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Dungeon Keeper 1.0
Average Rating from Drlex:
on 08 Jun 2009
This is exactly what I needed. This nice little application can convert any console script that takes file paths as command line arguments into a standalone .app that supports drag & drop. When dropping files on the resulting program, it will execute the shell script. Perfect to create Finder shortcuts for your often used scripts, or to make a console-only script accessible to GUI-only users.
on 26 Dec 2008
People who expect to flip the switch on this software and get incredible sound out of any audio set-up, expect magic. Hear is loaded with all kinds of presets which are basically worthless. To get good sound out of a particular system, one needs to tweak the necessary settings to the correct parameters. Now, this is the main problem with Hear: you need to be kind of an audio engineer to do this. You may be lucky with one of the presets, but most of those use way too exaggerated settings just to showcase what Hear can do. The better the audio system, the closer each setting should be to 'zero' or 'neutral'.
I know which settings to tweak in order to make a $5 headset sound like a Sennheiser, or get less crummy sound out of the tinny speakers in my MacBook Pro. But the 'average Joe' has no clue which of the 100+ settings to tweak in order to counteract the 10+ mysterious shortcomings of his/her particular system. Maybe some kind of comprehensive guide should be supplied which explains how each particular setting can be used to counteract a particular shortcoming of a sound system, and which settings are just pure 'ear-candy'.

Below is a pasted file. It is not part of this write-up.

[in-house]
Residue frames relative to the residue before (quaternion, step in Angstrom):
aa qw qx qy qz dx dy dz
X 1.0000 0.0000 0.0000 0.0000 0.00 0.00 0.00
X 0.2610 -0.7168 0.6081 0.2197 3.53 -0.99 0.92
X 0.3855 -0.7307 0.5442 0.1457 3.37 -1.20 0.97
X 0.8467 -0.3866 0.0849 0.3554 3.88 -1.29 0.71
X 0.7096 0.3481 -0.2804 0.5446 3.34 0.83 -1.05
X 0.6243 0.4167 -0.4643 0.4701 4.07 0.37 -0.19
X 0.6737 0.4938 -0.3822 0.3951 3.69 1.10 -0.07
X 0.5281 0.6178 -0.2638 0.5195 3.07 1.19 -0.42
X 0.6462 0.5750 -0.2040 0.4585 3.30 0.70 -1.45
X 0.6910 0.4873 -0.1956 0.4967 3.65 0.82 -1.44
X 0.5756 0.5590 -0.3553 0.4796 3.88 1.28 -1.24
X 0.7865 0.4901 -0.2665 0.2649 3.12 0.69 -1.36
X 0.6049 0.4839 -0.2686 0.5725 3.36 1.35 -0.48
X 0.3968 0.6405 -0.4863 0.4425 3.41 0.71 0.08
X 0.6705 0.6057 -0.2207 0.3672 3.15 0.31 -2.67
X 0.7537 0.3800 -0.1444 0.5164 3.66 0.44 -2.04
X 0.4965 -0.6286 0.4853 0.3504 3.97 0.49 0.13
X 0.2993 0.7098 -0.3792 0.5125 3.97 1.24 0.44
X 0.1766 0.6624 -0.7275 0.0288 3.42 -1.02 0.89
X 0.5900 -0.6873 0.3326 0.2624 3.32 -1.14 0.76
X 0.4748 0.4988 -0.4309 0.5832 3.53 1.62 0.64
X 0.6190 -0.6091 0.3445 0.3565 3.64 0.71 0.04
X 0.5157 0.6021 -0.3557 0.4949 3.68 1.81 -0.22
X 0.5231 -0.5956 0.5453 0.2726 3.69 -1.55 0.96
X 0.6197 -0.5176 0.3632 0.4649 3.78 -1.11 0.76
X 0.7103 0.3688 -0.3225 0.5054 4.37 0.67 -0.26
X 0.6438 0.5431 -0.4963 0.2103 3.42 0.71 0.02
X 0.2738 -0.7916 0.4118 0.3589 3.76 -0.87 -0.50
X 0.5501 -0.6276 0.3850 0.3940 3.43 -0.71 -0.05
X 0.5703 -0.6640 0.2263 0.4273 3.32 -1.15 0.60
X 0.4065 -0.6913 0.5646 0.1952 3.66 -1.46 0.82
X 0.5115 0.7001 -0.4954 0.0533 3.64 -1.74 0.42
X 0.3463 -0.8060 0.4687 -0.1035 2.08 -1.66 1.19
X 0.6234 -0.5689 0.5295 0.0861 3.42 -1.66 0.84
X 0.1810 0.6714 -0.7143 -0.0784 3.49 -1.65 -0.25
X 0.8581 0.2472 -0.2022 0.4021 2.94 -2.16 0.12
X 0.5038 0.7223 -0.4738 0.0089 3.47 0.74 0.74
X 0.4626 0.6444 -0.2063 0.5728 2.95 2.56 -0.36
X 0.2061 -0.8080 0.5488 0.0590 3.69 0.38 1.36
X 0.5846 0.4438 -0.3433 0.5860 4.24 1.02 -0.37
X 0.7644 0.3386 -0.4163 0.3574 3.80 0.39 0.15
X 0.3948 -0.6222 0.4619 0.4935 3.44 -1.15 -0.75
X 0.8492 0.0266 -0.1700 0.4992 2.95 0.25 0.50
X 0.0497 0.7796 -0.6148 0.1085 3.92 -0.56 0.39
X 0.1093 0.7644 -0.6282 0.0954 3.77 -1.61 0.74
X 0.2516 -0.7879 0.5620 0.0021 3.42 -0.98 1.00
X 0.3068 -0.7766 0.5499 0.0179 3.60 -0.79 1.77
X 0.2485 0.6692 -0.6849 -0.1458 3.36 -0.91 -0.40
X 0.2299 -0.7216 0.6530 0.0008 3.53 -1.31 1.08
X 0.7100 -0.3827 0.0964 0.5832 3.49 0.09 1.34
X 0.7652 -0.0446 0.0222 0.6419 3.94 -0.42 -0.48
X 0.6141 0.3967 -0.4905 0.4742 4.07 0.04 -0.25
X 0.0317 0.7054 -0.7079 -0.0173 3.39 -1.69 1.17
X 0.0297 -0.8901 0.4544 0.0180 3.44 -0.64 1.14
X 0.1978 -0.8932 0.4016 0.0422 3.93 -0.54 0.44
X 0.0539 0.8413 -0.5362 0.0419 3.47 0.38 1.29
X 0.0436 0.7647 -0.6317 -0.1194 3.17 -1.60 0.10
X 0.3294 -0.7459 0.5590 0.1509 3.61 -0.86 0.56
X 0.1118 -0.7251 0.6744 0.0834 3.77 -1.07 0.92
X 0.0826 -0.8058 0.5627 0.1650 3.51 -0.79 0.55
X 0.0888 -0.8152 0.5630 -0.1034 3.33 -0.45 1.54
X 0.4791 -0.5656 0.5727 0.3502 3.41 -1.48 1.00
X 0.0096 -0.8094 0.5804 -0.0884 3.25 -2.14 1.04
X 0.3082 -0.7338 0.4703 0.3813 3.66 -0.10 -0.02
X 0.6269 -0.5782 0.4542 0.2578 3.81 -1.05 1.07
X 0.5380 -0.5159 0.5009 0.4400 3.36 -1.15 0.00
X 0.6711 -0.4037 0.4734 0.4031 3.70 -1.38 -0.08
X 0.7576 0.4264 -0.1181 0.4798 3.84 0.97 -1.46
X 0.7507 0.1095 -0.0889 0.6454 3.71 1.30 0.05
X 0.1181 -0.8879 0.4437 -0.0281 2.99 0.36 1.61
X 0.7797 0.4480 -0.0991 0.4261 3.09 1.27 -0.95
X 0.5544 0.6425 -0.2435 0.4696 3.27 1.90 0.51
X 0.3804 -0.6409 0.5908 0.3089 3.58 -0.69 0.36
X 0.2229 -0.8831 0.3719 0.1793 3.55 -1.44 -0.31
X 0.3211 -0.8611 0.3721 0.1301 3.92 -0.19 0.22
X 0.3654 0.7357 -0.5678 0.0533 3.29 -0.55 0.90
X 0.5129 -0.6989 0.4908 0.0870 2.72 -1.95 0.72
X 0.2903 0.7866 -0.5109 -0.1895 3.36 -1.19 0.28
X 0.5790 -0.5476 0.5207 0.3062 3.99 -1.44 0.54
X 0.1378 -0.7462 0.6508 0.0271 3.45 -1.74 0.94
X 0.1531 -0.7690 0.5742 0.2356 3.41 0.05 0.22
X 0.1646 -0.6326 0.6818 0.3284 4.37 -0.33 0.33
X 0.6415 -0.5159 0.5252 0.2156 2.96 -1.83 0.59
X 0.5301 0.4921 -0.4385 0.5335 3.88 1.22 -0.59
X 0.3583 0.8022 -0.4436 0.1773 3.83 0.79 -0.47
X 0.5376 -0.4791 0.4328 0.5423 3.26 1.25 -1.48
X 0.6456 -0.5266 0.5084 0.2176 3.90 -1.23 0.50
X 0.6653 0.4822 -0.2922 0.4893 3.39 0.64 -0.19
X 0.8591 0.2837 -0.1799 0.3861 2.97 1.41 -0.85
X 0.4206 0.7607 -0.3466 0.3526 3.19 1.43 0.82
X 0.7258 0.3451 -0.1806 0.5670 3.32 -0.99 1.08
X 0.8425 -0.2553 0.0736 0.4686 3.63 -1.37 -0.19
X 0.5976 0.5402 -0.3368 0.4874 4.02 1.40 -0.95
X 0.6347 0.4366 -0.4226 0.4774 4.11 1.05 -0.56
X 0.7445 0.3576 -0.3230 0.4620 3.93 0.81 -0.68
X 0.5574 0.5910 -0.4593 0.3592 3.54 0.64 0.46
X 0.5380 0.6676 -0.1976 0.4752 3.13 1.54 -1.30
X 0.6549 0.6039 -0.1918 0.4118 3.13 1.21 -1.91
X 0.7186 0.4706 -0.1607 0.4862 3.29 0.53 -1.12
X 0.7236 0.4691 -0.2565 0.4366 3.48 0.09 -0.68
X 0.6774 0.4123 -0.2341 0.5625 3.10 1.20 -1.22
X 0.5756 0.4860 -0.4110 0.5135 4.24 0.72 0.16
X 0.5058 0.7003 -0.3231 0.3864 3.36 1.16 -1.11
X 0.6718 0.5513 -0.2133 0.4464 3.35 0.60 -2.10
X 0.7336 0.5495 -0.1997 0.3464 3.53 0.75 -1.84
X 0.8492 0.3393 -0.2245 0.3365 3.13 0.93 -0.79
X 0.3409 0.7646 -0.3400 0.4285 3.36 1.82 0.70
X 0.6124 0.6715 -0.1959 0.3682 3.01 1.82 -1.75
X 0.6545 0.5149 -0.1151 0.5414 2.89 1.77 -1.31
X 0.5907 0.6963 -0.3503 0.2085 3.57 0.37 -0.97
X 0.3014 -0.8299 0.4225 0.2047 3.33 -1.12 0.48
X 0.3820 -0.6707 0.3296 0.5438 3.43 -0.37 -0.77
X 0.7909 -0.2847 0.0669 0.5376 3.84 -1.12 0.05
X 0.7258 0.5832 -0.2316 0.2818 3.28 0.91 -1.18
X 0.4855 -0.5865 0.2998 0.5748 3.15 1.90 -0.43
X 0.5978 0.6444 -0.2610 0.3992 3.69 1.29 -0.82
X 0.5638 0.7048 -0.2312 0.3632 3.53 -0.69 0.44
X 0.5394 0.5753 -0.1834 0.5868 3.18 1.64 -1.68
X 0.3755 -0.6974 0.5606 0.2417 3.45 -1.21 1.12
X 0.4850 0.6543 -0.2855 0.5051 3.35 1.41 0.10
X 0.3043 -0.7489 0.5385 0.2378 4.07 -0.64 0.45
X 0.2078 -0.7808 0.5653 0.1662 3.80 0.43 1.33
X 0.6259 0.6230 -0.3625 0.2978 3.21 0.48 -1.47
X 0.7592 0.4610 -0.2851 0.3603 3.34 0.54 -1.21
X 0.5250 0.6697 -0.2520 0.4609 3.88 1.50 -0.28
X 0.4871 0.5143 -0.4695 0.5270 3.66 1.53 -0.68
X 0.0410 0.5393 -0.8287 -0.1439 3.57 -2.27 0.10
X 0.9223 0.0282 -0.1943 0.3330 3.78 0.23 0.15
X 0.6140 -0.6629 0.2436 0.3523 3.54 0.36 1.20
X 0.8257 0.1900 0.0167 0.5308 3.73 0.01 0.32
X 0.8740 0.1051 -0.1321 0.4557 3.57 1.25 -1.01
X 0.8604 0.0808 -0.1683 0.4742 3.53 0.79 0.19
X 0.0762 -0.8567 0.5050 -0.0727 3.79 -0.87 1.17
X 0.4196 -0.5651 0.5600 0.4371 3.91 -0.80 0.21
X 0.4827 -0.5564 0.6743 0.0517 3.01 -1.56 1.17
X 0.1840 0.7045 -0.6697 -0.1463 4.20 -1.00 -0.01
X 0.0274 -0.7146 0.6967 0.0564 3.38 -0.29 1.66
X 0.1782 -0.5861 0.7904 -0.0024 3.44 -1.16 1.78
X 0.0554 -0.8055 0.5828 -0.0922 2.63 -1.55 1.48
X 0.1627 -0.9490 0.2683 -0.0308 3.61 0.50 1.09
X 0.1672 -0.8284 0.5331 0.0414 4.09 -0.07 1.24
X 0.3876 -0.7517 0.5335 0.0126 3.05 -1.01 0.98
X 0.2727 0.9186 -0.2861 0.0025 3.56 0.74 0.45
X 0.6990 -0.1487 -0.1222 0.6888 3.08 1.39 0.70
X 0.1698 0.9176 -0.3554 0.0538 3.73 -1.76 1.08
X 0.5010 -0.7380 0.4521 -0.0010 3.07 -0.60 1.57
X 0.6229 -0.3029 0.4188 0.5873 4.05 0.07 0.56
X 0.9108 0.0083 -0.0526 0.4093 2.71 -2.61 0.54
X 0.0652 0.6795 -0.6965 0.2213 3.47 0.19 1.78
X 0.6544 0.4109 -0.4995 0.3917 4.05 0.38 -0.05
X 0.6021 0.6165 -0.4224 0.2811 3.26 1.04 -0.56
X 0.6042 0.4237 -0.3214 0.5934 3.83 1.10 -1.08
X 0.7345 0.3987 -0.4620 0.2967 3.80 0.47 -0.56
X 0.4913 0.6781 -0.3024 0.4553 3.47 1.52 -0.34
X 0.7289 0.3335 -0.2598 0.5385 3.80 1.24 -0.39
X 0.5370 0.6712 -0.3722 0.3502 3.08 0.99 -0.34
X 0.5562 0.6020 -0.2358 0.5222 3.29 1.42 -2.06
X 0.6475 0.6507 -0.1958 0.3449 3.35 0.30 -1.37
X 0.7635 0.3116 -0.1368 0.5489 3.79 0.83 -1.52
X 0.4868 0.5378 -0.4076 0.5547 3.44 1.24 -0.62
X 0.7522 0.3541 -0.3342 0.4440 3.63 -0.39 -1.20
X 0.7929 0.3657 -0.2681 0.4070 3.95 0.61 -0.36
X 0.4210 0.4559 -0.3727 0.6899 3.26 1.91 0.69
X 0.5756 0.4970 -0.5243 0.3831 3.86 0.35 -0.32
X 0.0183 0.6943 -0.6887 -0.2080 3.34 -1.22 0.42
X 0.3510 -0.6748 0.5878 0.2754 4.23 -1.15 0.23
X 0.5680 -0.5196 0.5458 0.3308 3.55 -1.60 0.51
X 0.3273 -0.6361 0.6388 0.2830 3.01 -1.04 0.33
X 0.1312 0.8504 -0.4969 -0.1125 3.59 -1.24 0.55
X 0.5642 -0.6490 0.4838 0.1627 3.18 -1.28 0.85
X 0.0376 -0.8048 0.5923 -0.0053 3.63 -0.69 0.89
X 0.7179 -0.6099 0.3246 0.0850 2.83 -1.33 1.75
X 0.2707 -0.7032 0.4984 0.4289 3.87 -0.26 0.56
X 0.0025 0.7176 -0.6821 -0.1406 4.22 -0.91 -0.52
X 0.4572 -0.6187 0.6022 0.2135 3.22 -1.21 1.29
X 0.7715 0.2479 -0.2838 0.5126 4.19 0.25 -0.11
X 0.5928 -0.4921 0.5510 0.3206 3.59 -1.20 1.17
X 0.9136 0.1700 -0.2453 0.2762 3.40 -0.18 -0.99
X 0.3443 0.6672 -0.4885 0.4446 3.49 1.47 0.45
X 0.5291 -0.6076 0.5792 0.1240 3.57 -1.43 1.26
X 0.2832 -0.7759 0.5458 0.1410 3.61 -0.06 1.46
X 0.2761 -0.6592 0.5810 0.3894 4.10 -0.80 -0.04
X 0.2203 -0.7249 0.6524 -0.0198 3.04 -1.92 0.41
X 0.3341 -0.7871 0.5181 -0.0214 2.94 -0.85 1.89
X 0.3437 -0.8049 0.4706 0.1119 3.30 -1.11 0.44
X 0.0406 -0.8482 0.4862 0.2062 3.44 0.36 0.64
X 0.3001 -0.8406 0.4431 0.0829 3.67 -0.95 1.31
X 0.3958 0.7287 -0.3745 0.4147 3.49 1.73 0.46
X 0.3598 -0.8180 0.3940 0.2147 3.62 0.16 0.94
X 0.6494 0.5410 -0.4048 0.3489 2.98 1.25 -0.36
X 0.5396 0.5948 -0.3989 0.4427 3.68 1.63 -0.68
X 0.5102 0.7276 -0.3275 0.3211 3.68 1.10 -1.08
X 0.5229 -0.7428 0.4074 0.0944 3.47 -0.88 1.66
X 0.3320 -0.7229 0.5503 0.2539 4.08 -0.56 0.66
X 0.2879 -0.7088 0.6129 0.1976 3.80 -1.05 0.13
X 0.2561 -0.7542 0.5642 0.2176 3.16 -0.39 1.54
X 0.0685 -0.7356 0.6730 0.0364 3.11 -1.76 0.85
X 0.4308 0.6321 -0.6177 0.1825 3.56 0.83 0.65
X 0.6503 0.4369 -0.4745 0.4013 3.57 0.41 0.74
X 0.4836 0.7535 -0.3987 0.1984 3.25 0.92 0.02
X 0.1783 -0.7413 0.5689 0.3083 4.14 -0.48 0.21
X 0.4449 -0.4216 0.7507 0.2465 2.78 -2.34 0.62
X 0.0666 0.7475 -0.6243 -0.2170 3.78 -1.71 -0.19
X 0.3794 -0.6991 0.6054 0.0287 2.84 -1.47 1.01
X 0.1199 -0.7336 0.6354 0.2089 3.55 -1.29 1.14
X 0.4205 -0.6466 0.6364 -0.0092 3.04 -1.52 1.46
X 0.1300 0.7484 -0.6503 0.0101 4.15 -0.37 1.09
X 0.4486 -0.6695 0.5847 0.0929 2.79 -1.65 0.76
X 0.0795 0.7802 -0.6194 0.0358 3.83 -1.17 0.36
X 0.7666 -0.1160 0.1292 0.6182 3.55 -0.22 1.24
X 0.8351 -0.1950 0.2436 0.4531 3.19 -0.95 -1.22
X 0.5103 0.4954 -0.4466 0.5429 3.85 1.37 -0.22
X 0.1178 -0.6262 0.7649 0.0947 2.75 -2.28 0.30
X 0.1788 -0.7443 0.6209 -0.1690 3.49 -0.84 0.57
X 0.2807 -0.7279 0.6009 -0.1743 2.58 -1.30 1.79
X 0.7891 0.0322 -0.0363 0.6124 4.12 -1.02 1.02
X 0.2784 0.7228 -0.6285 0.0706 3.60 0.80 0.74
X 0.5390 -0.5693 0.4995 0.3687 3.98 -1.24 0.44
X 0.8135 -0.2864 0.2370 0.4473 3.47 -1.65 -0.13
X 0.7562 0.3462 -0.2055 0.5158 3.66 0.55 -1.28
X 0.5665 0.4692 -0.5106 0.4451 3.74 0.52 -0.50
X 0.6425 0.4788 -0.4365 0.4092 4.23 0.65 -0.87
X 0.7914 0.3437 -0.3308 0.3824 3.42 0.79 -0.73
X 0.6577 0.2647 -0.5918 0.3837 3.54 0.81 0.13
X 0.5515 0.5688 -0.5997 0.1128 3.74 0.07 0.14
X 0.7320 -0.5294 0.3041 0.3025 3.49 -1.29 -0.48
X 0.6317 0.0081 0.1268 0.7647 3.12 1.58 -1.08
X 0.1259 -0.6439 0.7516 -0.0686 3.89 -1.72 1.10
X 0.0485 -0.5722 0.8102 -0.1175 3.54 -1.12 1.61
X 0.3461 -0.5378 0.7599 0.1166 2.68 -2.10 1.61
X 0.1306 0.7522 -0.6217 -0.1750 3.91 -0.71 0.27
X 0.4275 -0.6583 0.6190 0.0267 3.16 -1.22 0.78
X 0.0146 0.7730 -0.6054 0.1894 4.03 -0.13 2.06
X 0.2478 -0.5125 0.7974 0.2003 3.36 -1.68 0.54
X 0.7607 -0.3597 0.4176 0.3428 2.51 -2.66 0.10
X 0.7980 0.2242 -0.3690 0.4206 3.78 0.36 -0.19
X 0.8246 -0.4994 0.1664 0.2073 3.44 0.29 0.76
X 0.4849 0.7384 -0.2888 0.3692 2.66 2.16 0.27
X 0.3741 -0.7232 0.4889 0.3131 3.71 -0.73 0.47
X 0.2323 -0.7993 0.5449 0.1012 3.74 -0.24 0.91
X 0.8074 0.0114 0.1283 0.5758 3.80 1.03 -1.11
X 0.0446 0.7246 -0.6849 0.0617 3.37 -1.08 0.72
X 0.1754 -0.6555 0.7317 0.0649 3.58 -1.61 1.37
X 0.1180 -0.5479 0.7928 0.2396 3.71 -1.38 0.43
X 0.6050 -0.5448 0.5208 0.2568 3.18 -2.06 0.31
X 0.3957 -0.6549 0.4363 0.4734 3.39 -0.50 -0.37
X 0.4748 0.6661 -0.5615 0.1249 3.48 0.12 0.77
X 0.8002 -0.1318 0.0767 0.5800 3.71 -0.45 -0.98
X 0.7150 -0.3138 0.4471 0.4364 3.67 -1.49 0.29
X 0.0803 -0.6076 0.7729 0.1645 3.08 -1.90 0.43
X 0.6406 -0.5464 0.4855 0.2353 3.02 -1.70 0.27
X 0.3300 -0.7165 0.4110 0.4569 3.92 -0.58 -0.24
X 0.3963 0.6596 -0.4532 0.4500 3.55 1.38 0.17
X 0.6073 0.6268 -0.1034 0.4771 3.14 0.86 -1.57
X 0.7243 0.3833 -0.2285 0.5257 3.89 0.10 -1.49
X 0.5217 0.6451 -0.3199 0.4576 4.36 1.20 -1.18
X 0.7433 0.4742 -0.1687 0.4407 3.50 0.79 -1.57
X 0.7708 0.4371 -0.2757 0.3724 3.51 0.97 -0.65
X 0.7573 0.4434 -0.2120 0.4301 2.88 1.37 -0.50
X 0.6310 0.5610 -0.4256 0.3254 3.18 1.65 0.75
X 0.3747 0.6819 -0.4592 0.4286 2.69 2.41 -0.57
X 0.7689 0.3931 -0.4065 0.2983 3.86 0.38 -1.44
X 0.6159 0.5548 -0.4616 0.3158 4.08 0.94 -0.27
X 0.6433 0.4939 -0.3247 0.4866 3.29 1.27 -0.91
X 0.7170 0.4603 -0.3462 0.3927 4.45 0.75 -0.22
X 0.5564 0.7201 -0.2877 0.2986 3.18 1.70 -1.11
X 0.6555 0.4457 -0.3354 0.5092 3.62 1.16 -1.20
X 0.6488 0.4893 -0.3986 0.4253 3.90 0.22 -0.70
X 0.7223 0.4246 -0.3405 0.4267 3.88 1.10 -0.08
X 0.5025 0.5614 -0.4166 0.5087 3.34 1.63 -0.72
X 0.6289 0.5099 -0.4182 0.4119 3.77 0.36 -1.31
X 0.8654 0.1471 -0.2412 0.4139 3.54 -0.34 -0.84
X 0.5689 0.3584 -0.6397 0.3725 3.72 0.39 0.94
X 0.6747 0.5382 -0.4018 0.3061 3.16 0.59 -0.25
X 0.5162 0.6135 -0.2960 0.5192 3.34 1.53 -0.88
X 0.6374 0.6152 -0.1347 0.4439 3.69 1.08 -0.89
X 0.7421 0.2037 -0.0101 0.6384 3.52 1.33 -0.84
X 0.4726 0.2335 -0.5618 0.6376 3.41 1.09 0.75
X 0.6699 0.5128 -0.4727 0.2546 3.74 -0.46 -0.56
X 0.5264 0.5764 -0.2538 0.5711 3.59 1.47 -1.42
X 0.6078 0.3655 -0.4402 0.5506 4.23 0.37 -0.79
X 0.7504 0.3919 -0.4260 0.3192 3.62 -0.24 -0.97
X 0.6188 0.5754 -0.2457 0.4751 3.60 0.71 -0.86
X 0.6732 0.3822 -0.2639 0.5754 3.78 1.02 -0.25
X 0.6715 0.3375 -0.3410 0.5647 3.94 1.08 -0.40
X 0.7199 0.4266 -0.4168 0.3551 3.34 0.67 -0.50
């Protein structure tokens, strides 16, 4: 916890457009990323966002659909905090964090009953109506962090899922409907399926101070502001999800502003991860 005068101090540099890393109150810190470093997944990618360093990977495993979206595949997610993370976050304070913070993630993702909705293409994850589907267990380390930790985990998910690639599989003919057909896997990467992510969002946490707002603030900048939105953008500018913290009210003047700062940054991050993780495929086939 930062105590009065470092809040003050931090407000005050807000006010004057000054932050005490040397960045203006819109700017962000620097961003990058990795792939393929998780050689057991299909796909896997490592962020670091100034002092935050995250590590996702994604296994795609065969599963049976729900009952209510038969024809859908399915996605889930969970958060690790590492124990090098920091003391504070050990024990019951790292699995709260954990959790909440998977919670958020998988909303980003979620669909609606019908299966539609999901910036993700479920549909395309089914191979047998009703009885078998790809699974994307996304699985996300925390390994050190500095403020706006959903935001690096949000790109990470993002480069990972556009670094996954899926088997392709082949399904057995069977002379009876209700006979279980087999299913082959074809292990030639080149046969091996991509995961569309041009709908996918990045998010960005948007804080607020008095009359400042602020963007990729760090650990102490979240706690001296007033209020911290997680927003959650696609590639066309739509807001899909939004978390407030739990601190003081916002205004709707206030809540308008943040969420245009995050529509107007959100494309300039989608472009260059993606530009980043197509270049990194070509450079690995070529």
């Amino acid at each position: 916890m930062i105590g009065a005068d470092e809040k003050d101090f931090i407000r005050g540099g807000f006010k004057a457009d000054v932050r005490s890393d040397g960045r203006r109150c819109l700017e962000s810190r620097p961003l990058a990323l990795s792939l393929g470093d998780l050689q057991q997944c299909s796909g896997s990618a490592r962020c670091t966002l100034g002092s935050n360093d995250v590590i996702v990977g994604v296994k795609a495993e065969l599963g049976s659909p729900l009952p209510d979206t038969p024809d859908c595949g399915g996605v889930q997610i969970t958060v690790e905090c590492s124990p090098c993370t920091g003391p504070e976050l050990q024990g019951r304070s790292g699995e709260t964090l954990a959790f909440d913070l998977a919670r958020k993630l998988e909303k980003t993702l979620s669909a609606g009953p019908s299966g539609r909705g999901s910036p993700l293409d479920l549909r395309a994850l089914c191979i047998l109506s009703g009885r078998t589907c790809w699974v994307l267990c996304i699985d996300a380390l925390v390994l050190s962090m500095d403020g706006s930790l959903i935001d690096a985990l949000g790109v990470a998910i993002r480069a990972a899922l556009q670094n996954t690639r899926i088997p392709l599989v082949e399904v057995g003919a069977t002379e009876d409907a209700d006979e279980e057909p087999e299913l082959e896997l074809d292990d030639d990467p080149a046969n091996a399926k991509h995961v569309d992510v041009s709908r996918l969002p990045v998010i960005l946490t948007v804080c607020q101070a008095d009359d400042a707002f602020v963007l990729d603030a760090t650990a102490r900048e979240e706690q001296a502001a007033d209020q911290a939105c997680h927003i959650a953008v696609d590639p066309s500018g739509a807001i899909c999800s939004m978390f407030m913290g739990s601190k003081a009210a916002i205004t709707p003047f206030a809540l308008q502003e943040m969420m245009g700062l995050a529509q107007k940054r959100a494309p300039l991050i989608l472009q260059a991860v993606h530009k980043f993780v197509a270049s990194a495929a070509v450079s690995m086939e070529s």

Since I have learnt how to use it, Hear has become almost essential for me. Unfortunately my major gripe with this program is that it's riddled with bugs.
First of all, Hear has a memory leak. It will increase the memory usage of each and every application that plays sounds, each time a new sound is loaded or played. Eventually this will make the program crash, after slowing down your Mac to a crawl due to swapping. For instance, Audacity 1.3.6 will quickly consume all of the 3GB of RAM on my machine when loading a large sound and pressing the 'play' button a few times.
Next, the controls will stop working at random moments, including the 'on/off' button. In such cases, the only way to regain control of Hear is either logging out, or manually killing the Hear Daemon and closing and re-opening all sound-related programs.
Finally, when changing presets or settings, the previous settings are still used when a new QuickTime movie is loaded afterwards. The Hear interface must be quit and re-opened to 'fixate' the new settings.
The 'average Joe' will not realise that any of the 3 above behaviours are bugs, except maybe the first one. The second and third bug will only make it seem like Hear doesn't work at all. If anyone at JoeSoft reads this, I highly recommend fixing those bugs as soon as possible. I really love this program but it will only be a matter of time before my frustration due to those bugs piles up so high that I start to hate it.
on 28 Jan 2009
Yes, in hindsight I would have given 3 stars. The fact is that when it works, and if you know how to use it, it works really well.